Heat-Raptors Game 7: the players

The words “Game 7” might not stir the soul on Sunday afternoon in Canada as much as they ordinarily would in a second-round NBA playoff series, but the Miami Heat and Toronto Raptors won’t care.

They shouldn’t.

The reality of sports contains an always-present disclaimer: An event might not live up to the hype or the hope. The other side of the coin, however, reminds us that as bad as a game or series might become, the essence of competition never ceases to exist. From the tensions and passions inherent to high-stakes competition, beauty or goosebumps (or both) can emerge.

Yes, Heat-Raptors has been the Hunter S. Thompson Book of Exodus Playoff Series: filled with fear and loathing (the Thompson part)… and a whole lotta plagues straight from the Old Testament.

Bodies have dropped like flies. Rims have been assaulted by all the bricks from both teams. Both coaches have profoundly struggled to find the approaches that work for them. Shot selection and ball movement? Those are good ideas, largely (but not completely) untried in this series.

The basketball gods have chosen to give us seven games of Heat-Raptors, but only five of Trail Blazers-Warriors. Again, sports don’t always fulfill our hopes, and it’s an element of mercy that this series will finally end, even though the magic normally associated with “Game 7” doesn’t course through the veins for this series the way it would have for a Western Conference semifinal.

Yet, even though this series has been hard to watch, and even though this Game 7 is primarily a product of the injuries and weaknesses which have descended upon the Heat and Raptors, Sunday’s clash in Canada still confers possibilities upon the competing teams. The winner will get a chance to play LeBron James and the Cleveland Cavaliers in the Eastern Conference Finals. The series will almost surely be a sweep. The first two games in Cleveland should be blowouts. Game 3 might be the one close game of the series, and Game 4 should be another wipeout as the Cavs get in light work on their road to the NBA Finals.

Nevertheless, Miami and Toronto are playing for the right to test themselves against the best team in their conference. The Heat could derive a lot of benefits from being able to throw Justise Winslow and Josh Richardson into the cauldron of Cleveland. Toronto, even if it has nothing left in the tank for the Cavs, would reach the first conference final in the history of the franchise, a significant achievement no matter how bereft of artistry.

This is still competition. This is still the drama of survival, the theater of aspiration.

It’s still going to be a compelling scene in the Air Canada Centre on Sunday.

We are brought to the simple but powerful question: Which players will own the moment?

Will it be Goran Dragic, who owned Game 6 on Friday night in Miami?

Will it be Kyle Lowry, who owned Game 3 — the road victory which restored order for the Raptors in this series — and played a lot like his excellent regular-season self in Game 6?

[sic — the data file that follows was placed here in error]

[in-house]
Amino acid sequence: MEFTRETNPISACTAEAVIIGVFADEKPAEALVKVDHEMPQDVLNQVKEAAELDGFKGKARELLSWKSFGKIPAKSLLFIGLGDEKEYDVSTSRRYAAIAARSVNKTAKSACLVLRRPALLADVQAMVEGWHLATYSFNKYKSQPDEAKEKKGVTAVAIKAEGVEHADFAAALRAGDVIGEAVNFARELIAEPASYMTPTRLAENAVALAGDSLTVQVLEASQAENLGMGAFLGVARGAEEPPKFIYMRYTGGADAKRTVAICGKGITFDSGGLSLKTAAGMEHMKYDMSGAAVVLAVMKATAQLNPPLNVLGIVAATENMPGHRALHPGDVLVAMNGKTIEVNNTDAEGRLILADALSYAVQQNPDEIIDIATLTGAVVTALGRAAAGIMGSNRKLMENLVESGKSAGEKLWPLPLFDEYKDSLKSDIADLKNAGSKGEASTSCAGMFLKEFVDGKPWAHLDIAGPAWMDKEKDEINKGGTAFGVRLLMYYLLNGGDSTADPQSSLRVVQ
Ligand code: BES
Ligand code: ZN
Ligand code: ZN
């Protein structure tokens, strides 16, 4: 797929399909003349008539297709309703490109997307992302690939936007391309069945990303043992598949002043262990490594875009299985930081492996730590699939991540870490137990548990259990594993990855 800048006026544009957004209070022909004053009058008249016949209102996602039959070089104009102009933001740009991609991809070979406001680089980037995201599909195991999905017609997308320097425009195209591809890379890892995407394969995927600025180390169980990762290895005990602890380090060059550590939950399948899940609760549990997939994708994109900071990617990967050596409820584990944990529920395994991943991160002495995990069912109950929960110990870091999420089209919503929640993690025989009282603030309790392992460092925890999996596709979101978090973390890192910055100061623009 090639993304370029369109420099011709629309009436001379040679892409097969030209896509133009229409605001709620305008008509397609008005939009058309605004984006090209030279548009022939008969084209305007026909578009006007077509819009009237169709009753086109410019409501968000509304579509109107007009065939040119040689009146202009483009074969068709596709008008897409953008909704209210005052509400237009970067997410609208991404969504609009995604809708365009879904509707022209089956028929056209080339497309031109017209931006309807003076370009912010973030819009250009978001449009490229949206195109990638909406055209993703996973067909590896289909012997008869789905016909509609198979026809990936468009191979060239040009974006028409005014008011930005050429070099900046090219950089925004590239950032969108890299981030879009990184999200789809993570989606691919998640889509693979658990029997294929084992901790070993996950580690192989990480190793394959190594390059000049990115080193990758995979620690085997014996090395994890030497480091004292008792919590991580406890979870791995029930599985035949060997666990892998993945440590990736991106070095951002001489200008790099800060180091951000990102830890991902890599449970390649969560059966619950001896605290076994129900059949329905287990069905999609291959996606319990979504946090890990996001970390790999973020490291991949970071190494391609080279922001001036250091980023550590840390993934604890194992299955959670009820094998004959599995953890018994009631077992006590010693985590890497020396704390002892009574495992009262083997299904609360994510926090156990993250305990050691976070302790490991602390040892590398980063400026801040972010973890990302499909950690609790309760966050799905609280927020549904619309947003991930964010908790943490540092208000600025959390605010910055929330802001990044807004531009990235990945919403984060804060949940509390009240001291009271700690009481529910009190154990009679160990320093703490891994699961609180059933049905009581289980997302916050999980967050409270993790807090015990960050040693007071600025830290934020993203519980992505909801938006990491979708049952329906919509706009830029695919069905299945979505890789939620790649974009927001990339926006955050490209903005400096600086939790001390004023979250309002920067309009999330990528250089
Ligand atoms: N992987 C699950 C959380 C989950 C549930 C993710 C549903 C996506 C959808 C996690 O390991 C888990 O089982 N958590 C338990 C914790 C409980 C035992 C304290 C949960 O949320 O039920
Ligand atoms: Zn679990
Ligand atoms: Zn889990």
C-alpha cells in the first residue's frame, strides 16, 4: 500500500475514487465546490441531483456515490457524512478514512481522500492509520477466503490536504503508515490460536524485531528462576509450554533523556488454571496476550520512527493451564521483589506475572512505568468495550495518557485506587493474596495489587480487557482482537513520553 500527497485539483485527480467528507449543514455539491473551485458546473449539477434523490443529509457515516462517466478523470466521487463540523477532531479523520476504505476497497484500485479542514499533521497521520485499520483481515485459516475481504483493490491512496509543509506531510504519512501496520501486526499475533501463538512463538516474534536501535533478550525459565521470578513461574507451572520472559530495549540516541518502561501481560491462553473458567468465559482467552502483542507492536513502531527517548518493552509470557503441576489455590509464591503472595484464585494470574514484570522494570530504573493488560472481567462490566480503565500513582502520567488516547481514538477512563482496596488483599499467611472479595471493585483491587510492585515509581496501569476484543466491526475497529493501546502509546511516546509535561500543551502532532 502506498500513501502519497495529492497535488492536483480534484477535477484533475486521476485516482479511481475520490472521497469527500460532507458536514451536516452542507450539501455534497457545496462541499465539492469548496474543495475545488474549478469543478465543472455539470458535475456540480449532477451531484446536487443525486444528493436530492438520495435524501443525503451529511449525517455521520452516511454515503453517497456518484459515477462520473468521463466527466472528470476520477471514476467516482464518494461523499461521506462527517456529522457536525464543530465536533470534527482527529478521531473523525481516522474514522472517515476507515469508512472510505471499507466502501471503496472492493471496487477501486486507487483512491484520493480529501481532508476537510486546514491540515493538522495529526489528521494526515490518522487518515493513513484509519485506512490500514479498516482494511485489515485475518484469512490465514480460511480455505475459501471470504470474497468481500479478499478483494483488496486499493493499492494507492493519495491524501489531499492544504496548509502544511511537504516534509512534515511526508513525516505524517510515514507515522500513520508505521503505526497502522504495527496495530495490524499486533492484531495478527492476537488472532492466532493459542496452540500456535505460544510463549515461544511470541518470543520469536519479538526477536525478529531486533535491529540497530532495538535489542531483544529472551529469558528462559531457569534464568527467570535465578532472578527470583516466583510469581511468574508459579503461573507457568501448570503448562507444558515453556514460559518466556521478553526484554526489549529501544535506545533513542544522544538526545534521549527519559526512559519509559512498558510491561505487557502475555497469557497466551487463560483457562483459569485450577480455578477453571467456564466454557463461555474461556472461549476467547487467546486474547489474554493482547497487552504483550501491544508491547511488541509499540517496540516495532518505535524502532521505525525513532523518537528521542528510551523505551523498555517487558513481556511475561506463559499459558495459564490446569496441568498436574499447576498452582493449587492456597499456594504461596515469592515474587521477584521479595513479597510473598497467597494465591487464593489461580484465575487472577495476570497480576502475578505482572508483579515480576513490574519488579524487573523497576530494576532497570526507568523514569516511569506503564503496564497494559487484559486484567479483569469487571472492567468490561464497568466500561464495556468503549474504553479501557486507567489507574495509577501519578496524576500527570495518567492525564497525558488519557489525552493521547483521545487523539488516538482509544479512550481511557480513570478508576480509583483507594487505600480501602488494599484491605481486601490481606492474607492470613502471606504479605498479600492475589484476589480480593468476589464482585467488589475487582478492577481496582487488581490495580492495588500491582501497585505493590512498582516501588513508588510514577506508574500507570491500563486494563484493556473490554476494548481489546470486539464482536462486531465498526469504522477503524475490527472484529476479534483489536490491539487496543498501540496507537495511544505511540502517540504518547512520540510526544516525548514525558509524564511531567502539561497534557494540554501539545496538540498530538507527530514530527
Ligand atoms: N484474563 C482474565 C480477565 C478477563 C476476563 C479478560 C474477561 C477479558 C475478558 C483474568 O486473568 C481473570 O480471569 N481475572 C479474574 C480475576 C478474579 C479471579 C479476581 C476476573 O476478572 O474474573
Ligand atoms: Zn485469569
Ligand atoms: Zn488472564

Will it be DeMar DeRozan, an eternally frustrating player who nevertheless possesses the capacity to score in large quantities and make you forget all his weaknesses in the five-minute stretches when he can do no wrong?

Will Bismack Biyombo surprise us with a breakout half, as he delivered in the first half of Game 5?

Will Justise Winslow play center and manifest his competitive DNA once again?

Will Josh Richardson, bothered by a shoulder injury for much of the past two weeks — but who played fearlessly and well in Game 6 — step forward for Miami?

Will Joe Johnson, who finally hit a three late in Game 6, and who starred for the Brooklyn Nets in a Game 7 in Toronto two years ago, play the one strong game of this series, which — at this point — is all the Heat need to advance?

Will Cory Joseph, given an understanding of what it takes to win championships during his tenure with the San Antonio Spurs, bring an ice-veins performance to his native Canada for Game 7 and lift the Raptors into virgin territory?

Will Patrick Patterson or Terrence Ross hit threes for the Raptors when the Heat converge on Lowry or DeRozan and try to get the ball out of their hands?

Last but certainly not least, will Dwyane Wade be Dwyane Wade one more time?

Rhythm. Game-to-game carryovers. Aesthetic quality.

This series has featured none of those attributes, and one shouldn’t expect anything to change for the better part of Game 7 on Sunday. A snapshot of brilliance will emerge here and there, but a game in which Chris Bosh, Jonas Valanciunas, and Hassan Whiteside won’t play — while DeMarre Carroll and Luol Deng soldier on, injured but intent on reaching the East Finals — can only offer so much.

Yet, while you rightly carry low expectations into Game 7, mindful of the reality that sports often fall short of what they promise, maybe — just maybe — this sluggish, plodding series will surprise us.

Say this much for each man who will play meaningful minutes on Sunday: Game 7 — even in this diminished example of the event — still carries the possibility of an immortal moment, something which will be cherished throughout a lifetime. A winner will emerge, a team which can rightly call itself a survivor of the locusts, frogs and hailstorms presented by this series.

It might not be the Game 7 we wanted in the second round of the playoffs, but it’s the Game 7 we have. It won’t cease to be a huge opportunity for the Heat and the Raptors, and all the men who play and coach for them.

One transcendent performance on Sunday won’t eliminate the reality of the six games which have preceded Game 7. However, such a display will allow all the hardships of the past 13 days to decrease in significance and centrality.

That’s a significant prize to play for.

This Game 7 could surprise us.

About Matt Zemek

Editor, @TrojansWire | CFB writer since 2001 |